The Voice of Louise Natale

2 CDs / $15

w/o jewel case:
w/ jewel case:

The Way To Emmaus
plus arias and songs, including
a complete performance of the
Verdi Requiem

Hear an excerpt from "The Way To Emmaus":


If there ever was a work that could be associated with Louise Natale, it is Jaromir Weinberger's Solo Cantata for High Voice with Organ, "The Way To Emmaus". The piece requires numerous instances of high-lying pianissimi (not to mention a stentorian top range), wide vocal leaps and crystal-clear diction, vocal abilities that Ms. Natale excelled in effortlessly.

Reminiscences by Frederick Swann

There is hardly a year that goes by that someone doesn't write and ask about getting either of the recordings and/or the music, which has been out of print many years.

"The Way to Emmaus" moved thousands of people over the years. We performed it for 26 consecutive years as part of a late Easter Sunday afternoon all-music program, consisting of a few organ selections, the Weinberger cantata and some years an anthem or two by the choir.

Neither of the recordings fully satisfied many of us. The absence of the day itself, the lilies, the light streaming through the stained glass, and the general ambience of that beautiful church were an important part of the experience, and without them the recordings didn't seem complete.

When Louise sang it, she stood in the high pulpit. With the stone wall behind her, along with the big wooden canopy over the pulpit, there was an excellent acoustical shell for her voice.

And due to her diminuitive stature, the congregation could hardly see her, until she sang the line "And their eyes were opened and they knew him" - at which time, it is said she seemed to almost rise up out of the pulpit.
There is, of course, a difference in quality of the recording techniques of the two LPs; and although she does sound slightly older in some spots in the second recording, Louise had the kind of technique that enabled her to keep producing her amazing feats well into the years until she retired. She was 48 when we did the first recording and 61 when the 2nd was done.

It was a tremendous pleasure and always a learning experience to work with Louise. During many of the years she was soloist at the church we performed an average of 20 major choral works a year - and her singing of various solos was always a highlight.


The New York Times Obituary of Louise Natale...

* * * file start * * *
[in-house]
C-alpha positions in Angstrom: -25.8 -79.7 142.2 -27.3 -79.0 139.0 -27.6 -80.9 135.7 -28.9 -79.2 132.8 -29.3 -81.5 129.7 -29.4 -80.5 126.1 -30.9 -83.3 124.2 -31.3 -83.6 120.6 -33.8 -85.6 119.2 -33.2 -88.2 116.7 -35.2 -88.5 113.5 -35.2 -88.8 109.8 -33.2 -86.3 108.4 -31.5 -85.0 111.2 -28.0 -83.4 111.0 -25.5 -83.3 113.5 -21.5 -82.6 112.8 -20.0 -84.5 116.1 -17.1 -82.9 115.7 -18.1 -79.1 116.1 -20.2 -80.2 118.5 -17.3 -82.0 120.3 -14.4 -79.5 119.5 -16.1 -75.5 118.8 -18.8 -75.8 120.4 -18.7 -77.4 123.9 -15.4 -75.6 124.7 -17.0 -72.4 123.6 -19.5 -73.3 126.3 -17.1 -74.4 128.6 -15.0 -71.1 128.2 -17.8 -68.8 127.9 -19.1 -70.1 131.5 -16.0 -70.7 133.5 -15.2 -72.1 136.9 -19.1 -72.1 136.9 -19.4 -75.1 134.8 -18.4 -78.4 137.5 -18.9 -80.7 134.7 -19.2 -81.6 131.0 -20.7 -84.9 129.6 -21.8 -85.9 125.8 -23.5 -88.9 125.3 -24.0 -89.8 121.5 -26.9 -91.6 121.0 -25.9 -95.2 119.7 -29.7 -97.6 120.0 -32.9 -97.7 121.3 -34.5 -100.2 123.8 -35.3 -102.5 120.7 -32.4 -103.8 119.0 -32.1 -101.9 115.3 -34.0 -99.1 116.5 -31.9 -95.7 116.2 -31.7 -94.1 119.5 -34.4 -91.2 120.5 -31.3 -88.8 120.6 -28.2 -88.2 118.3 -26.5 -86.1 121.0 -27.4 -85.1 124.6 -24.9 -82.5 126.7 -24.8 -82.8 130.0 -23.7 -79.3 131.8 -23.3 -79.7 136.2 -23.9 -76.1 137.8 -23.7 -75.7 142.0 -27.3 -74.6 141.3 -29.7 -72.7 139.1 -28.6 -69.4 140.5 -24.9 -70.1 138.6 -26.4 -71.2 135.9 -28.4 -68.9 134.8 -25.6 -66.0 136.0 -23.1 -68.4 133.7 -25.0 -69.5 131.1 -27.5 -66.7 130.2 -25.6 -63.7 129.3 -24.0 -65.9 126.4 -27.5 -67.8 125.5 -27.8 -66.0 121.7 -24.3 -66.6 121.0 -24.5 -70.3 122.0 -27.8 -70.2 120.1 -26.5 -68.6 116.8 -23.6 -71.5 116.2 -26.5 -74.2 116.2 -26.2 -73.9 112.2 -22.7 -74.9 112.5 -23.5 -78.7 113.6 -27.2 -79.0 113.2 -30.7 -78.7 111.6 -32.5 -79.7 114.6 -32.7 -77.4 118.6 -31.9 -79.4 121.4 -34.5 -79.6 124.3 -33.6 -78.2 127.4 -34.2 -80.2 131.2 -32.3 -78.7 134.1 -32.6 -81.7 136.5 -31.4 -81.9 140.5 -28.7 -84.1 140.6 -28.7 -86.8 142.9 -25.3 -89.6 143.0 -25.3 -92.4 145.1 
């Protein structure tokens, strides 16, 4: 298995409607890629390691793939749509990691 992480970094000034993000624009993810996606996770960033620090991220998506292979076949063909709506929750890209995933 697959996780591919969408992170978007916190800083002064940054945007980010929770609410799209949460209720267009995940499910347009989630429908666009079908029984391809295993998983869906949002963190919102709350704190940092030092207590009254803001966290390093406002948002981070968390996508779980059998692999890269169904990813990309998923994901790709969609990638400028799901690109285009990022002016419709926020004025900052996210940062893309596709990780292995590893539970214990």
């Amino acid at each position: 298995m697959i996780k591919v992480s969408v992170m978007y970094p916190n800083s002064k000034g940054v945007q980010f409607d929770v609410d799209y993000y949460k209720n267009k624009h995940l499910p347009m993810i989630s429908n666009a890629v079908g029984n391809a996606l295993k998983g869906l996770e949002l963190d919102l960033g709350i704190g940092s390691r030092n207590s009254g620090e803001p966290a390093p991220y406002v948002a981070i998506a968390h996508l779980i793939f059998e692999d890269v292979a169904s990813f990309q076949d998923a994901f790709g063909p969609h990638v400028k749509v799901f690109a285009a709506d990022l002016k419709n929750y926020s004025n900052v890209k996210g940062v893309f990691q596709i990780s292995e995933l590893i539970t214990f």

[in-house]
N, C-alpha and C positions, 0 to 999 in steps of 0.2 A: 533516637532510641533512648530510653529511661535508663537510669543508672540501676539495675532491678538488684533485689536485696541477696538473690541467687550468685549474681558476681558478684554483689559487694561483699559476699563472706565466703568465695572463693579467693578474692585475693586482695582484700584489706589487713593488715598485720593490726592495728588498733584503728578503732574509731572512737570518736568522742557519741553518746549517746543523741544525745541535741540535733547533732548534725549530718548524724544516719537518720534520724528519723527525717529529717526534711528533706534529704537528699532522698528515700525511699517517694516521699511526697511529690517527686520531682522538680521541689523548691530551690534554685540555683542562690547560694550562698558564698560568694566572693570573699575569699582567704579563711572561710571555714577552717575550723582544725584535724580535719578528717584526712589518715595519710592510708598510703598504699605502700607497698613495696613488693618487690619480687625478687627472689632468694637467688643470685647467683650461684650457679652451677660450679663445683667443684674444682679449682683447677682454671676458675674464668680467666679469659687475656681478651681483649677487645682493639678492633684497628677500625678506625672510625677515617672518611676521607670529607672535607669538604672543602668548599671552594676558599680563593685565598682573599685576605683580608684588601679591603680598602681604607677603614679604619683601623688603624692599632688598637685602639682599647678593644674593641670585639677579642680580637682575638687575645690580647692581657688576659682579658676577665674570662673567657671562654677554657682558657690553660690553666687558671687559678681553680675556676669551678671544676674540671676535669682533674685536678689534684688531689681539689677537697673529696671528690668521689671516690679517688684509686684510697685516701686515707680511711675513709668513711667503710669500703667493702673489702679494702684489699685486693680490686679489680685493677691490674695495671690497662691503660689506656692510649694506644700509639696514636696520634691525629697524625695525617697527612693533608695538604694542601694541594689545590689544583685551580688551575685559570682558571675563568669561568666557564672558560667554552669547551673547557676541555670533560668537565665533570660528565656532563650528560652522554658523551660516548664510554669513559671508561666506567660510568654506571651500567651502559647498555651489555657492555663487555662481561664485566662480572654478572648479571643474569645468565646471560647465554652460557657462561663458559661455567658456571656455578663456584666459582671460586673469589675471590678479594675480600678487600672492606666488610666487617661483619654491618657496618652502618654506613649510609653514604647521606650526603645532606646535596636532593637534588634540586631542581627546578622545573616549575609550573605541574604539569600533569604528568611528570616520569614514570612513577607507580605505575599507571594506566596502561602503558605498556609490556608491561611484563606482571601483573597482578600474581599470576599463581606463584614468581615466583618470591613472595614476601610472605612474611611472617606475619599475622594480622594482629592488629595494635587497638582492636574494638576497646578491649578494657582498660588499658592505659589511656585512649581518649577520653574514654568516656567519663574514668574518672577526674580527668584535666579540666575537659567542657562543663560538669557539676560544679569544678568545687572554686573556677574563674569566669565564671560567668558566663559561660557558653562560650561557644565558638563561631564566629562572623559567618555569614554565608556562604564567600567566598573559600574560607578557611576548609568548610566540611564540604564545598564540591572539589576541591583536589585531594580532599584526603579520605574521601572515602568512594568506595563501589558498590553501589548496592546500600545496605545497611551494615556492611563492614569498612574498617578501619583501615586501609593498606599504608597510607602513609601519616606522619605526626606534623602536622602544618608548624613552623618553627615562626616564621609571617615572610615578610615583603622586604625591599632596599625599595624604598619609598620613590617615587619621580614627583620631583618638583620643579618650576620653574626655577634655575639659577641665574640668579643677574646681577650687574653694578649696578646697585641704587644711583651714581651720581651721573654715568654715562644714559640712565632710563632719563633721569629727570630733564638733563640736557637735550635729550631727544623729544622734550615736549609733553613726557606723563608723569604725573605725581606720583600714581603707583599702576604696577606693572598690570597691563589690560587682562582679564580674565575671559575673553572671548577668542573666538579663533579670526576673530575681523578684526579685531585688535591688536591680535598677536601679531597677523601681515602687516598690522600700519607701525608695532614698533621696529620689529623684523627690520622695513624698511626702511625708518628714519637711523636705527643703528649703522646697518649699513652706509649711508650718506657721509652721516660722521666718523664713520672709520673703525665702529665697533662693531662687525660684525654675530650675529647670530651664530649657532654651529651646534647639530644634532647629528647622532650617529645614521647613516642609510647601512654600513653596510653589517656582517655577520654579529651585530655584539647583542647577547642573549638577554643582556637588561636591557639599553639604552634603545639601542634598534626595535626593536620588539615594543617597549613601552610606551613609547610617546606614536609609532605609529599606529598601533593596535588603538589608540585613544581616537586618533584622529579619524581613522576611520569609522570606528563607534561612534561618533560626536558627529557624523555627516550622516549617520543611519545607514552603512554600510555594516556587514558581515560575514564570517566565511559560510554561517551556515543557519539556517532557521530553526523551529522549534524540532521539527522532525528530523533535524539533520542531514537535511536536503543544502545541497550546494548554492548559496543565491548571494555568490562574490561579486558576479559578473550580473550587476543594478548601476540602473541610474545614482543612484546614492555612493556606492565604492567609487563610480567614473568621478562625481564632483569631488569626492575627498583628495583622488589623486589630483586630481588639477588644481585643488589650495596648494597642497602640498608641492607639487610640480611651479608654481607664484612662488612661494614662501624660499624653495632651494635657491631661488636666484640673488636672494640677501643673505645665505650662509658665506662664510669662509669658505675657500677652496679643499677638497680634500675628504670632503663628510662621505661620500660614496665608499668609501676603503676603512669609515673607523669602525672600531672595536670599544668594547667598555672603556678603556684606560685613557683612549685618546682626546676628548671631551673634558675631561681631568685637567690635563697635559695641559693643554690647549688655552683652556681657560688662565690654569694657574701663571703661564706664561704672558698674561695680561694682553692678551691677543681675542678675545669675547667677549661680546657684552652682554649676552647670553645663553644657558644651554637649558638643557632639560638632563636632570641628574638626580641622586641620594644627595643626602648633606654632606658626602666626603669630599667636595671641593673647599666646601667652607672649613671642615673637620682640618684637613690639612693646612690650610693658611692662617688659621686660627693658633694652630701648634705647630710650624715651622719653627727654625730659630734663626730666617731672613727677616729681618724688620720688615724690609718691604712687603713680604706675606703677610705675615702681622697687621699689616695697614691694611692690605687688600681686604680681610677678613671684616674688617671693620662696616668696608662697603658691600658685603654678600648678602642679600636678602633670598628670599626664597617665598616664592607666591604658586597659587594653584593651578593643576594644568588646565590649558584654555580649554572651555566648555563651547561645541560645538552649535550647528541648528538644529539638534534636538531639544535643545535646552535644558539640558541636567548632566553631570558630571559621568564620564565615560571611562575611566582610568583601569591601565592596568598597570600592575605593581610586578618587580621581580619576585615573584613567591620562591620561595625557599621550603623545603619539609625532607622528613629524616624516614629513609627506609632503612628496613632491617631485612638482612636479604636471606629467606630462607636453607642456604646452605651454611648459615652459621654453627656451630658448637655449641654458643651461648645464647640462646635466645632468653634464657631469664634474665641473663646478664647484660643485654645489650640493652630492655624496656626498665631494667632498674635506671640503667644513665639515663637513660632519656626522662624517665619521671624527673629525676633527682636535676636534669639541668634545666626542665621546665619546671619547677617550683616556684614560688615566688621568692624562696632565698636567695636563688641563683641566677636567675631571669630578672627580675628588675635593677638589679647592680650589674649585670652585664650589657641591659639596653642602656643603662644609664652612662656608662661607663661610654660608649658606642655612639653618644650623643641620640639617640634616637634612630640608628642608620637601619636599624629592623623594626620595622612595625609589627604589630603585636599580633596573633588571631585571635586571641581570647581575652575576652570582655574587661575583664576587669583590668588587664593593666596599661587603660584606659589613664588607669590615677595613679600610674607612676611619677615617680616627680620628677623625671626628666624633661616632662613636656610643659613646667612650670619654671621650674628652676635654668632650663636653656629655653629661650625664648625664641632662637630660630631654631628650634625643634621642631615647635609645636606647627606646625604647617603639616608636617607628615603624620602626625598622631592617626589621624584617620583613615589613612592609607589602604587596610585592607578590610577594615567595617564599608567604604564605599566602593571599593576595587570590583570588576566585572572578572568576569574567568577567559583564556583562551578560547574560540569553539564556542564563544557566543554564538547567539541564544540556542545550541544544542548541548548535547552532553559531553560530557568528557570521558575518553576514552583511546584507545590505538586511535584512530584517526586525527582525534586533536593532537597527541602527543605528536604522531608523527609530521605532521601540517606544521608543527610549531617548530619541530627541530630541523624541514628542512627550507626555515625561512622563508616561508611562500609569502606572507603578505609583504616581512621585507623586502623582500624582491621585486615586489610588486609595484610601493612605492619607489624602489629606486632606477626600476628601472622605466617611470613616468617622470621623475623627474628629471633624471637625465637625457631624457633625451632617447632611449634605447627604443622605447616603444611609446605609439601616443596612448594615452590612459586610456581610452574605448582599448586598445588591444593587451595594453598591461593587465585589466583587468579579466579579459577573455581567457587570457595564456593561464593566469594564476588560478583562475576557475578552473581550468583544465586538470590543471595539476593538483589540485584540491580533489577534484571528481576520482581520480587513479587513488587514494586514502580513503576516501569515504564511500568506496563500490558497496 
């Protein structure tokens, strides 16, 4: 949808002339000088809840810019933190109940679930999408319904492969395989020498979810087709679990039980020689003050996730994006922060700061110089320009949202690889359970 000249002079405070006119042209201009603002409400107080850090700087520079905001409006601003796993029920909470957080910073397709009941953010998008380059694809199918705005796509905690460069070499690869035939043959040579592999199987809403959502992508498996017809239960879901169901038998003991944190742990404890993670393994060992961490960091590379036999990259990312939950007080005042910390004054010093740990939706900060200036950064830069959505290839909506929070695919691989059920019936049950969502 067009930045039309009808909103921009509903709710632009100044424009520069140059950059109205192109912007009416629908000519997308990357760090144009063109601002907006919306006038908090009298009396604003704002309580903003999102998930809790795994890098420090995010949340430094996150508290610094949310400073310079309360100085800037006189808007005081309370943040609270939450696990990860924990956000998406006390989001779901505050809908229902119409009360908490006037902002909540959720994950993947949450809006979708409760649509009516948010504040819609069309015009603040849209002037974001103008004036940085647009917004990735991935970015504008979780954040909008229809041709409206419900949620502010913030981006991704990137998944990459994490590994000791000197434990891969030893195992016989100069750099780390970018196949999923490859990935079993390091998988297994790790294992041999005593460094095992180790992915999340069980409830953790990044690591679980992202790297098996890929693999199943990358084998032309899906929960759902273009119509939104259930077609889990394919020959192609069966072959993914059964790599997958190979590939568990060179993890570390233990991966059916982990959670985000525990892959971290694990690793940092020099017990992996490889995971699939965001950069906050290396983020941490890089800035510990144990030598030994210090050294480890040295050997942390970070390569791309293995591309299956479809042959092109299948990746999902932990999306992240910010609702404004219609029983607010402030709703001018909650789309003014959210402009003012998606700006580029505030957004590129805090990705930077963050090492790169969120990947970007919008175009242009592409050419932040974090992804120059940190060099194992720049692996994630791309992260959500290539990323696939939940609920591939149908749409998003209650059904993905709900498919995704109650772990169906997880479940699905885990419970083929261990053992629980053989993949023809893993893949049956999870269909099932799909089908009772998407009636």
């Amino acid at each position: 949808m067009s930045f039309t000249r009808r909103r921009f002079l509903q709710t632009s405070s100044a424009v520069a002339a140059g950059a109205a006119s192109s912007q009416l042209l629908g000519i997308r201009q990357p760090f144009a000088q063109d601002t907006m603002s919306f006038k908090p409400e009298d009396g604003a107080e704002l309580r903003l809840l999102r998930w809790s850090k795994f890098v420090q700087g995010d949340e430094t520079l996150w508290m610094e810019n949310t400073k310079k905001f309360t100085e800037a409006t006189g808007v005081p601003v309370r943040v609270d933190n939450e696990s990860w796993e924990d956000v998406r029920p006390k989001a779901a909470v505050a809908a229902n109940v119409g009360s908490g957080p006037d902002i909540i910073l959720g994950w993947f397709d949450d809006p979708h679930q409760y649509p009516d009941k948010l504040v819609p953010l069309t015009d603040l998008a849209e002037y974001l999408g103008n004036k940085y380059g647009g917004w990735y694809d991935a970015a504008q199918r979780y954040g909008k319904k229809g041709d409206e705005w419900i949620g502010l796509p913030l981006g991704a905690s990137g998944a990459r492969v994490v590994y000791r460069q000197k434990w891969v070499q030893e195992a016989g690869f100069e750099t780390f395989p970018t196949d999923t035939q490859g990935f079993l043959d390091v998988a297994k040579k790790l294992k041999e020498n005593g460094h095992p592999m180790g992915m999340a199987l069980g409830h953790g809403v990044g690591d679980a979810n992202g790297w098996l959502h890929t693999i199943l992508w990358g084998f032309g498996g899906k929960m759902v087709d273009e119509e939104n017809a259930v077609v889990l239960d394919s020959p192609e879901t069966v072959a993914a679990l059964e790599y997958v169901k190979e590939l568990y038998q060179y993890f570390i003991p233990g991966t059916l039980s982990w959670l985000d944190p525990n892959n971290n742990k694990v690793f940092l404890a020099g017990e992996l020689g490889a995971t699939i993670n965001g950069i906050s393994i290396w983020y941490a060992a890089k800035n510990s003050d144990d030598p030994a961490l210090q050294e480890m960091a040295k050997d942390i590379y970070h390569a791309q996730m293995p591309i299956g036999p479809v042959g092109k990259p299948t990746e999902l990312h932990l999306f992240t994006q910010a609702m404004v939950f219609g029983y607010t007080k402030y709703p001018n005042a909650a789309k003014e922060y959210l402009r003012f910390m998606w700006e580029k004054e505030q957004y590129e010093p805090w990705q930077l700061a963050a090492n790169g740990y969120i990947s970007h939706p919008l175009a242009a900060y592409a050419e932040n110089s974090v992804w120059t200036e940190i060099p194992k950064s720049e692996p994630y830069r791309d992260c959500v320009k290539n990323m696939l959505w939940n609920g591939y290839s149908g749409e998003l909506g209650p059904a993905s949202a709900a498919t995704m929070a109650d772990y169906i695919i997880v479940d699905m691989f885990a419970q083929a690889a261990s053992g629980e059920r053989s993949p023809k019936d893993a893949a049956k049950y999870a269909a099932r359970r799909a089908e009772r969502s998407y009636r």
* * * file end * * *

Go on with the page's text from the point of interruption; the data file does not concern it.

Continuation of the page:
Louise Natale Wagner, Coloratura Soloist, 74

October 1, 1992

Louise Natale Wagner, a coloratura soprano who was a frequent soloist in choral performances in the 1950's and 60's, died on Sunday at Rahway Hospital in Rahway, N.J. She was 74 years old and lived in Rahway.

She died of a heart attack, said a spokesman for the Lehrer-Gibilisco Funeral Home.

Mrs. Wagner, who performed under her maiden name, Louise Natale, was born in Elizabeth, N.J. In the 1950's, she toured nationally as a soloist with the Robert Shaw Chorale and performed with Mr. Shaw at Carnegie Hall.

She also sang with the New York Philharmonic, the Metropolitan Opera and the NBC Symphony. In 1976, Mrs. Wagner founded the Light Opera Theater of New Jersey.

Her husband, John O. Wagner, died in 1974.

She is survived by two sisters, Eleanor De Francesco of New Port Richie, Fla., and Edith Natale of Linden, N.J., and a brother, John Natale of Caldwell, N.J.


THE WAY TO EMMAUS (1st recording)
Frederick Swann, organ
Riverside Church

Arturo Toscanini, conductor
NBC Symphony
Robert Shaw Chorale

(with the Robert Shaw Chorale)

Johnny Has Gone For A Soldier
He's Gone Away
Come Where My Love Lies Dreaming

Frederic Waldman, conductor
Musica Aeterna
Adele Addison, soprano (track 6

The Lord is my strength
Thou didst blow
Sing ye to the Lord

Prof. Rexford Keller
Ohio Wesleyan University
Beatrice Krebs, mezzo soprano
Basil Rathbone, narrator
May 9, 1958

3 excerpts

Virgil Fox, organ

The Virgin Slumber Song
O Holy Night

(2nd recording)
Frederick Swann, organ
Riverside Church

CD 2:

Louise Natale, soprano
Nedda Casei, mezzo soprano
Giuseppe Campora, tenor
Ezio Flagello, bass

Opera Theater of New Jersey Orchestra
Glassboro State Teachers' College
Alfredo Silipigni, conductor

March 21, 1972

Requiem and Kyrie eleison
Dies irae
Tuba mirum, Mors stupebit
Liber scriptus
Quid sum miser
Rex tremendae majestatis
Domine Jesu Christe
Hostias et preces
Agnus Dei
Lux aeterna
Libera me
Dies irae
Requiem aeternam
Libera me

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